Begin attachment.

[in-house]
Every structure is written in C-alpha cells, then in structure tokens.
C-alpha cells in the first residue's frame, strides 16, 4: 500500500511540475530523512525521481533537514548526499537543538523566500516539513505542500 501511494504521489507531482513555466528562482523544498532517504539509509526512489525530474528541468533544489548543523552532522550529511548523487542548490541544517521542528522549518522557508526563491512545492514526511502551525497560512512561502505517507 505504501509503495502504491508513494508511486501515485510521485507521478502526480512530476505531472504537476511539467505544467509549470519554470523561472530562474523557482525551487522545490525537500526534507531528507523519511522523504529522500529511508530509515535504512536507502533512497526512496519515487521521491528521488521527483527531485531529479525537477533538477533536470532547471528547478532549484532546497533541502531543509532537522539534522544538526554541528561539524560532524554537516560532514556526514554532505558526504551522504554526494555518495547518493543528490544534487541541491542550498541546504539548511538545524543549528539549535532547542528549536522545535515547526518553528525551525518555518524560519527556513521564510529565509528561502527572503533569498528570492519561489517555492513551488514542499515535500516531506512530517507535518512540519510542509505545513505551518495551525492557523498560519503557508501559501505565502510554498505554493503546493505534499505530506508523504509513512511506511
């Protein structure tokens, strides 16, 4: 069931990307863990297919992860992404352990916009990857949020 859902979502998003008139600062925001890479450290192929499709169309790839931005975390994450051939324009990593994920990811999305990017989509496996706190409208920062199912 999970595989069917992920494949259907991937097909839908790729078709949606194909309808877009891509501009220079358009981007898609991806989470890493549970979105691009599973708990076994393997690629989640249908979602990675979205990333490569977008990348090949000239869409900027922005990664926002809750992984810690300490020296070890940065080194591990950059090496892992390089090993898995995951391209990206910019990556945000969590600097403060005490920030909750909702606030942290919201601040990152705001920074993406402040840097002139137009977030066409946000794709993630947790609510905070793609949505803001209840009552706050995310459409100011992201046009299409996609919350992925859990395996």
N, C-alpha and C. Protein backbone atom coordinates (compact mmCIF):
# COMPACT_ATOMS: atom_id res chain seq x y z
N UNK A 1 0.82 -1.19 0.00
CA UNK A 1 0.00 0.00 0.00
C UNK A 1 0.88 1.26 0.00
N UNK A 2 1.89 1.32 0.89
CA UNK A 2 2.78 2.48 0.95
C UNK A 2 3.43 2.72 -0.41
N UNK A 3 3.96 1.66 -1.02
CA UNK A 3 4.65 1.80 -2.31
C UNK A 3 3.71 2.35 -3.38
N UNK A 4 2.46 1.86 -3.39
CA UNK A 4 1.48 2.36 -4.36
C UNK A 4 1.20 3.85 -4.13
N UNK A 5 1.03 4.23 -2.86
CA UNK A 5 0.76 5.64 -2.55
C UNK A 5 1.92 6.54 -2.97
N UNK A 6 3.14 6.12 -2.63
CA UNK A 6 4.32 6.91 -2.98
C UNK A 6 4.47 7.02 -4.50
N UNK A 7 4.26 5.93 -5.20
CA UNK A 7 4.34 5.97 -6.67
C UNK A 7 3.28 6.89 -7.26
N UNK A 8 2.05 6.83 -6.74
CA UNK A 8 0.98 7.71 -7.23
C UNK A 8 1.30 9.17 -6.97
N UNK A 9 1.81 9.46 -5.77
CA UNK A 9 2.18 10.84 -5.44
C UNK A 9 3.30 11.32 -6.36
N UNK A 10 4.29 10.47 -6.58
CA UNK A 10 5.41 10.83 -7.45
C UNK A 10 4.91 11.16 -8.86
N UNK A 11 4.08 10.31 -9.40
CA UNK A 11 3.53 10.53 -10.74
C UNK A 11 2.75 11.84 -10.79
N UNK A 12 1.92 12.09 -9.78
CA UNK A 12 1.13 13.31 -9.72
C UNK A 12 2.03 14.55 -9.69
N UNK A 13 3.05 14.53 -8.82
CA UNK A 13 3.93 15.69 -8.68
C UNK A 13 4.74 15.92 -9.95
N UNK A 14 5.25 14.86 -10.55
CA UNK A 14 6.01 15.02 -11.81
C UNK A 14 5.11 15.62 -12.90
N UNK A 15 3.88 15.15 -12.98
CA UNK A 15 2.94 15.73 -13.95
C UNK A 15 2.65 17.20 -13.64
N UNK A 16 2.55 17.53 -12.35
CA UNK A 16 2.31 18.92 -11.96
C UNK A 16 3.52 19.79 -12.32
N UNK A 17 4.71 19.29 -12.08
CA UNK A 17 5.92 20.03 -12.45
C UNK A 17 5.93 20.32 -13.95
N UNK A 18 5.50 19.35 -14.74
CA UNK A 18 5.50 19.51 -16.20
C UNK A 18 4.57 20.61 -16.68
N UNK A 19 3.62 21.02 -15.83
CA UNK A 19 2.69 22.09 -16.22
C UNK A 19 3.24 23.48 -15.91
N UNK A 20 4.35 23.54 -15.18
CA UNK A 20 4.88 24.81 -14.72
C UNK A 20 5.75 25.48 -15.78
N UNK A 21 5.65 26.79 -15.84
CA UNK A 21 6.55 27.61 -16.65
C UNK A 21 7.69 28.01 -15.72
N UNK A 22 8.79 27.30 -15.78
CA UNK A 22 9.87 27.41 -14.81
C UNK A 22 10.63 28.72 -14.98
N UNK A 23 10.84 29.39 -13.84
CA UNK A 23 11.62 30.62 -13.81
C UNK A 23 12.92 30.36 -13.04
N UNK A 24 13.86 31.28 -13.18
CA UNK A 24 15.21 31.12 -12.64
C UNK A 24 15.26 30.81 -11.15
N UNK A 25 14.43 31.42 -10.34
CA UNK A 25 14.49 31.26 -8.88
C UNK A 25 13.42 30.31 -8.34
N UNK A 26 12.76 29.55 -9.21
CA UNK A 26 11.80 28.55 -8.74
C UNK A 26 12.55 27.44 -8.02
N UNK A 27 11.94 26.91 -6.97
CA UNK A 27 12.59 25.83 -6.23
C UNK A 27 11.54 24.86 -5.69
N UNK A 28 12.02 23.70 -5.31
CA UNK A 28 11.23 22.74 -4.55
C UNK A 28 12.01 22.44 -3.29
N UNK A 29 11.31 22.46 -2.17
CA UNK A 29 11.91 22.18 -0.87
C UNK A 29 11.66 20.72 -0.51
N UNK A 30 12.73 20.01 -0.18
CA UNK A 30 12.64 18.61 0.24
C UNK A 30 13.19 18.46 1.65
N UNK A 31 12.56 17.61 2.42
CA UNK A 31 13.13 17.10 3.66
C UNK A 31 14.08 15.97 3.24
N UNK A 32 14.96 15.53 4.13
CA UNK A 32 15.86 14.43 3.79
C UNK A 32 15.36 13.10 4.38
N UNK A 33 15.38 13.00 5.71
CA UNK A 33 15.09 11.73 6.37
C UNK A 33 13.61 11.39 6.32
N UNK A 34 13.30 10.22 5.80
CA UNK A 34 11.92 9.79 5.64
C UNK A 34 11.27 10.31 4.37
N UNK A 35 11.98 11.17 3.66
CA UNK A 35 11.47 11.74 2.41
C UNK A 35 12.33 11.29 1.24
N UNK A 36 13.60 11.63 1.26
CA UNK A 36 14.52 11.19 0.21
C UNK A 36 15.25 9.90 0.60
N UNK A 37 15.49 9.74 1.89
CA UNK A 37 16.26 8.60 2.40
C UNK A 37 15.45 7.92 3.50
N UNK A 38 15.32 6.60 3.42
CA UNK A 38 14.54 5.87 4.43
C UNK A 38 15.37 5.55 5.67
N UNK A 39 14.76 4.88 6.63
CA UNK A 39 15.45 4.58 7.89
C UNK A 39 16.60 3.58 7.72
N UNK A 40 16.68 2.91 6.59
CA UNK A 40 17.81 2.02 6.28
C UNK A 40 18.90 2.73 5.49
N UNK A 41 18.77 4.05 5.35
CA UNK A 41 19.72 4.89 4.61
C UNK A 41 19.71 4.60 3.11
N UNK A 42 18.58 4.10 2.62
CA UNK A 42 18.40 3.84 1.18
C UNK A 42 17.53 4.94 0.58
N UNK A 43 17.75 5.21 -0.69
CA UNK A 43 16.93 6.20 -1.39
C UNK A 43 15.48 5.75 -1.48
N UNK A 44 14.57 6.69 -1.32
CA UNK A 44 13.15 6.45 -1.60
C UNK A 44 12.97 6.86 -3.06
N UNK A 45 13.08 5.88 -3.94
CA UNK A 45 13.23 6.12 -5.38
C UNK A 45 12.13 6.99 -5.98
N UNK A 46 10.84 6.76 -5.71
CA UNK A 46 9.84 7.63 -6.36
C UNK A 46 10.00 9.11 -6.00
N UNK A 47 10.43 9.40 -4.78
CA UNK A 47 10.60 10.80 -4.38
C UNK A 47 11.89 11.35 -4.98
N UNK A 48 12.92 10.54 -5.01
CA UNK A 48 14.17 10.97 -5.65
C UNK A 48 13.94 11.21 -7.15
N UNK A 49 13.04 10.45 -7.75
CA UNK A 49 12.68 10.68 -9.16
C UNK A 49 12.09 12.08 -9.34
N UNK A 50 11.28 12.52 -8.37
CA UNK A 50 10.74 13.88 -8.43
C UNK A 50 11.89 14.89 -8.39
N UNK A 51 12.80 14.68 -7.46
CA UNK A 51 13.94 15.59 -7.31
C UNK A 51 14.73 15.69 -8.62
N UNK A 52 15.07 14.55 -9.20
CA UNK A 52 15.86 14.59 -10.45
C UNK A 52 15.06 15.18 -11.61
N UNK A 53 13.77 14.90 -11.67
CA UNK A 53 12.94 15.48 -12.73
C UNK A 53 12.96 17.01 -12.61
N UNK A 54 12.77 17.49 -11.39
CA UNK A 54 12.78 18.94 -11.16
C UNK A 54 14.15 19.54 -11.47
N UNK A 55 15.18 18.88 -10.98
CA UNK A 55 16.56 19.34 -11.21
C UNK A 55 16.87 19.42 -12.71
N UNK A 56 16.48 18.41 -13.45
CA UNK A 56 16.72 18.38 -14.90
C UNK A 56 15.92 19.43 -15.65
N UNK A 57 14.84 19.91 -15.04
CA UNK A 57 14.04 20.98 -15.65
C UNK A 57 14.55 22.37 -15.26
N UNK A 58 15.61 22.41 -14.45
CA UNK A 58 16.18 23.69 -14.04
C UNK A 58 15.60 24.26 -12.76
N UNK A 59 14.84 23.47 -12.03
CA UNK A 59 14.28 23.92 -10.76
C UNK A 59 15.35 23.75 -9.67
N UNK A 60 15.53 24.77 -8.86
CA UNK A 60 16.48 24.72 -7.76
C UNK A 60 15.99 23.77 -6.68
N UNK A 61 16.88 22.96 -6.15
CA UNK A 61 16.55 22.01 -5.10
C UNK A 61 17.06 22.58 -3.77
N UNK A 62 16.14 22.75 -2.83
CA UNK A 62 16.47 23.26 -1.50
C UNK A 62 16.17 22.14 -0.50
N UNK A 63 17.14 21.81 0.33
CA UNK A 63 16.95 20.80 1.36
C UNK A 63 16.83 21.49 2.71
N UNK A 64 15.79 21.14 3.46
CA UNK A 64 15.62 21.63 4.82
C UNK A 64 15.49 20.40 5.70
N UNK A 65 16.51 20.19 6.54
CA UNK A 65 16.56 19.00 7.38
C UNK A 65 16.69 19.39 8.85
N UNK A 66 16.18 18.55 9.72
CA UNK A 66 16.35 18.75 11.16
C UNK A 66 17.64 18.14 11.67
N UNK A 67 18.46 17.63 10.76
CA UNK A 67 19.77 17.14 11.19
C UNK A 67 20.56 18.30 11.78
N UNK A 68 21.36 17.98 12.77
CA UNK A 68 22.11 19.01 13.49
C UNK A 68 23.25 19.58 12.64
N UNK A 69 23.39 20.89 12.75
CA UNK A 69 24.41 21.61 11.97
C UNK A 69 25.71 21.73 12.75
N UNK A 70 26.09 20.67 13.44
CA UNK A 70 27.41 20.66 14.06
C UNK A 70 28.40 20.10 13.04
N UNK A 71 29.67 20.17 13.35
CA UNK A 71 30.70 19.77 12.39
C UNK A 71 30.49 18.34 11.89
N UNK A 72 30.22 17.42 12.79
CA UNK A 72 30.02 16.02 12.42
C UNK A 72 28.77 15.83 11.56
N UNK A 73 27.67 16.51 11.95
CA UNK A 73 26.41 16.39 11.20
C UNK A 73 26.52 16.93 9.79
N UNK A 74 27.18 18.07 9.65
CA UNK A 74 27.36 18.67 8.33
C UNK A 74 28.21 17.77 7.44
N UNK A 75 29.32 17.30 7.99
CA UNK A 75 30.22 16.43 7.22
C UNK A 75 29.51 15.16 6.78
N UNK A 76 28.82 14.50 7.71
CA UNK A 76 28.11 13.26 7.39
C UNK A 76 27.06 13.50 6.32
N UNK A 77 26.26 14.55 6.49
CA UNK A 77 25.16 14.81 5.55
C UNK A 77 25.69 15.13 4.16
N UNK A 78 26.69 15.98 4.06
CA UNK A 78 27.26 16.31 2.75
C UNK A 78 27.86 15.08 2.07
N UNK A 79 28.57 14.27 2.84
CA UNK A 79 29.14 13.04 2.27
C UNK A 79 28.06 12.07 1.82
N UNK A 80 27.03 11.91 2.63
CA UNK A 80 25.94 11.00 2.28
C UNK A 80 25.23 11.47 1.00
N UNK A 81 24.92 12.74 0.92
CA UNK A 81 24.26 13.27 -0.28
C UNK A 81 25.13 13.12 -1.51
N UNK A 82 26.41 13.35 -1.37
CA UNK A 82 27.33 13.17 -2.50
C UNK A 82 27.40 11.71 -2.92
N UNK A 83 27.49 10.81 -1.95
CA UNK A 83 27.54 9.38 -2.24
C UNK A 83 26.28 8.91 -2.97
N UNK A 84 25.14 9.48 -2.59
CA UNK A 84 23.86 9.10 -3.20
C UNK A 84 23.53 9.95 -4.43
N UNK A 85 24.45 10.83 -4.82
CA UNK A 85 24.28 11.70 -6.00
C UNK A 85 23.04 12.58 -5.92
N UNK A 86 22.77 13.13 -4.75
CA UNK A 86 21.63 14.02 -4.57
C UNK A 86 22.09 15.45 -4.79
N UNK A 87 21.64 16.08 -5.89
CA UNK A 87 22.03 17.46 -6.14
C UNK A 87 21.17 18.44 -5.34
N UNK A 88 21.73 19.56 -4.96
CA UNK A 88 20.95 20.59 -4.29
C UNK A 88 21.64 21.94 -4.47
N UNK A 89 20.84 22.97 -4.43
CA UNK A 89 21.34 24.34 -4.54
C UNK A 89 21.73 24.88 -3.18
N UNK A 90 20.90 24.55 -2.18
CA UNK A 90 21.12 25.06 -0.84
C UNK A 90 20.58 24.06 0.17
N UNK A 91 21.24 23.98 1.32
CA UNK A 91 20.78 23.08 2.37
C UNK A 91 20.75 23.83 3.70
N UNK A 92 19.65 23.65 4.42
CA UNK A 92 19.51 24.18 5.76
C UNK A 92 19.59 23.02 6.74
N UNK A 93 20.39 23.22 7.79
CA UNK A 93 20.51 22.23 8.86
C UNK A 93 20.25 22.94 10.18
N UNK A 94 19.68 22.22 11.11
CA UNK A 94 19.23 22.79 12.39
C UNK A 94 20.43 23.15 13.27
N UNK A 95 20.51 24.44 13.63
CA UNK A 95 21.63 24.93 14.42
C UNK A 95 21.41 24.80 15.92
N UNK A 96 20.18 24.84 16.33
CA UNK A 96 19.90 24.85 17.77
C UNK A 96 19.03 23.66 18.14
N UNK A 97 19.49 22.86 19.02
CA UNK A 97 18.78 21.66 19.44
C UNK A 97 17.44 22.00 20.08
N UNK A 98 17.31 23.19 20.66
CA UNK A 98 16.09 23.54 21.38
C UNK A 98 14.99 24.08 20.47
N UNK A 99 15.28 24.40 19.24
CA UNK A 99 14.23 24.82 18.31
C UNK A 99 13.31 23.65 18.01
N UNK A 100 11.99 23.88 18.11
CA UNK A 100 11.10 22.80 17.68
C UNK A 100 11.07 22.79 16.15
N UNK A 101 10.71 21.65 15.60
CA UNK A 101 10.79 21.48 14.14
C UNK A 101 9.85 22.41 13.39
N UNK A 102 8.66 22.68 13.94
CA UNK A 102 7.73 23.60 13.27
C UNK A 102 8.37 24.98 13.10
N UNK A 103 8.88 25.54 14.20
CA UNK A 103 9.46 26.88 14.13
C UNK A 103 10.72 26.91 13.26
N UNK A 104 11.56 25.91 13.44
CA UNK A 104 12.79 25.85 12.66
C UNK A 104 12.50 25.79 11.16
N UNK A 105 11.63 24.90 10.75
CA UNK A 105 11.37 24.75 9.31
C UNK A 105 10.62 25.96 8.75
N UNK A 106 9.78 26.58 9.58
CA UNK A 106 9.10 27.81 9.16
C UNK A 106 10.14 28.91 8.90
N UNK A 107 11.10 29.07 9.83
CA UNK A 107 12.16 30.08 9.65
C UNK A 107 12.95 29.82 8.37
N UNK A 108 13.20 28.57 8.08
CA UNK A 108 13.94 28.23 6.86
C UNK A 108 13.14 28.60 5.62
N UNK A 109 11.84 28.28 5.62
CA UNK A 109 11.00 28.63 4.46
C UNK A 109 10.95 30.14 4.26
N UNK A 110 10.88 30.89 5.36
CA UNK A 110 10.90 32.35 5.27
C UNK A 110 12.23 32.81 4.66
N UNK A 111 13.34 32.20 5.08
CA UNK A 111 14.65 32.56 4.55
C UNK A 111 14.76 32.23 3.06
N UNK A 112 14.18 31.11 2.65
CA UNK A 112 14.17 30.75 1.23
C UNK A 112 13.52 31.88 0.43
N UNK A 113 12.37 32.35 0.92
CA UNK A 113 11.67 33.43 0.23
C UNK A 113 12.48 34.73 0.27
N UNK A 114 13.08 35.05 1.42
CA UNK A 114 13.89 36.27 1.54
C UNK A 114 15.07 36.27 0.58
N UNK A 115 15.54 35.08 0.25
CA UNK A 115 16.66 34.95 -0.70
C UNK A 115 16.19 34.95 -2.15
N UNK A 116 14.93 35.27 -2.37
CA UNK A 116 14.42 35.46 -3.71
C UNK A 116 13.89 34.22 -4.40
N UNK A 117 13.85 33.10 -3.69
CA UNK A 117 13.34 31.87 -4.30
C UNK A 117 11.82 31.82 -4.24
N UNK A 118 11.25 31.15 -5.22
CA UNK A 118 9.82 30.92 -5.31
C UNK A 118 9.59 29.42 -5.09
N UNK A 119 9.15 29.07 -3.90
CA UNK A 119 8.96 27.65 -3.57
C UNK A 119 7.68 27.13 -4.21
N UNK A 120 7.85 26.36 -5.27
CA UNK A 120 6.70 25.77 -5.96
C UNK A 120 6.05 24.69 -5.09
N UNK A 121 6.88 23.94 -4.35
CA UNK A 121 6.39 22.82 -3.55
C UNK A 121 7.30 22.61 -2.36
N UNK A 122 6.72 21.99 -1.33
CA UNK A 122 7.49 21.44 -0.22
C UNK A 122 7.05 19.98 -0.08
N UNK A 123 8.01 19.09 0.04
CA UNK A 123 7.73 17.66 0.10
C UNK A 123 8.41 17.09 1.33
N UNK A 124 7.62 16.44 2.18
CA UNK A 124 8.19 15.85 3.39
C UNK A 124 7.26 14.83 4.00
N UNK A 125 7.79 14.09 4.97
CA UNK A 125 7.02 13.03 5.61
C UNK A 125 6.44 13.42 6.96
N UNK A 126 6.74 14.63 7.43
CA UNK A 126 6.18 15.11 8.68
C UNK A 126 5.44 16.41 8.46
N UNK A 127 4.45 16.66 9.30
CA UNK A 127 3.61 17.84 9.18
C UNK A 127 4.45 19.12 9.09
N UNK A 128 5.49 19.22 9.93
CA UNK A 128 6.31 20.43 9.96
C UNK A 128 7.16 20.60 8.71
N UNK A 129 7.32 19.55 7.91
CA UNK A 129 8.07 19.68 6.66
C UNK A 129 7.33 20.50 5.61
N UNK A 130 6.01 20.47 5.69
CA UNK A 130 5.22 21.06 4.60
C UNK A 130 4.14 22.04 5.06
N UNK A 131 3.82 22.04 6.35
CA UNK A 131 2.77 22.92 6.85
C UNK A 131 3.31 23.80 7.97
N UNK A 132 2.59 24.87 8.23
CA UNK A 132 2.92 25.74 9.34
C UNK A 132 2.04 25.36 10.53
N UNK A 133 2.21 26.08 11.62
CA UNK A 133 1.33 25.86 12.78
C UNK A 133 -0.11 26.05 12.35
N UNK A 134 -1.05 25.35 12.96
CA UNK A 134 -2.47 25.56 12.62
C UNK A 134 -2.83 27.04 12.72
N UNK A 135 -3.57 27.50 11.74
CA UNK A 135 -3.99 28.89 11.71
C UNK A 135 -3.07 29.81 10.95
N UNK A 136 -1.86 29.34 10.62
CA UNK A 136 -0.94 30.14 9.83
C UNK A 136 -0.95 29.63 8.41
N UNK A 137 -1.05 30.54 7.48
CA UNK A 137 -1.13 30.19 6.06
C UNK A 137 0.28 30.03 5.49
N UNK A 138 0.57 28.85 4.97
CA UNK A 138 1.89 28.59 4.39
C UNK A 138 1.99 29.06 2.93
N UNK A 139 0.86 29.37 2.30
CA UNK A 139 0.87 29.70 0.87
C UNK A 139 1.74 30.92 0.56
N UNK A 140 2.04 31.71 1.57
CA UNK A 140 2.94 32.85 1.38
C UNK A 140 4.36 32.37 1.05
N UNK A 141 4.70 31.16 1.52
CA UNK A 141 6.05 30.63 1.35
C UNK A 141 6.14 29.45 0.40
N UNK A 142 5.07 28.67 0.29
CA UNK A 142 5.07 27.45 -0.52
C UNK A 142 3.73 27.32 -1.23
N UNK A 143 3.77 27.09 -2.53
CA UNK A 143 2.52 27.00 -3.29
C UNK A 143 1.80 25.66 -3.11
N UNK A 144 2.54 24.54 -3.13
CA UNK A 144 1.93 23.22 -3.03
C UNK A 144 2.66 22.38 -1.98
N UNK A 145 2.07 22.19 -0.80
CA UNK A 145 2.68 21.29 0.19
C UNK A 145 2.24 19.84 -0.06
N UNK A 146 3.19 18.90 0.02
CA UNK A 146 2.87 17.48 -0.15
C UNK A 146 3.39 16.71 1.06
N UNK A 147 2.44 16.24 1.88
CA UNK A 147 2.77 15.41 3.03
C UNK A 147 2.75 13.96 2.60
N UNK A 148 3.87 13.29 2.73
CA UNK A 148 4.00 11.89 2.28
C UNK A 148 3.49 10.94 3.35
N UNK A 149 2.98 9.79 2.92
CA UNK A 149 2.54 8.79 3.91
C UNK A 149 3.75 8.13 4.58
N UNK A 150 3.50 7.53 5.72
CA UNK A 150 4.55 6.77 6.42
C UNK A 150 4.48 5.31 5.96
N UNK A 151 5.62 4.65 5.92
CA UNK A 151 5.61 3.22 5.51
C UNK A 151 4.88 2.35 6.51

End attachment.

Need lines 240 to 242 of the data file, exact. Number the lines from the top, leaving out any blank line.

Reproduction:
C UNK A 78 27.86 15.08 2.07
N UNK A 79 28.57 14.27 2.84
CA UNK A 79 29.14 13.04 2.27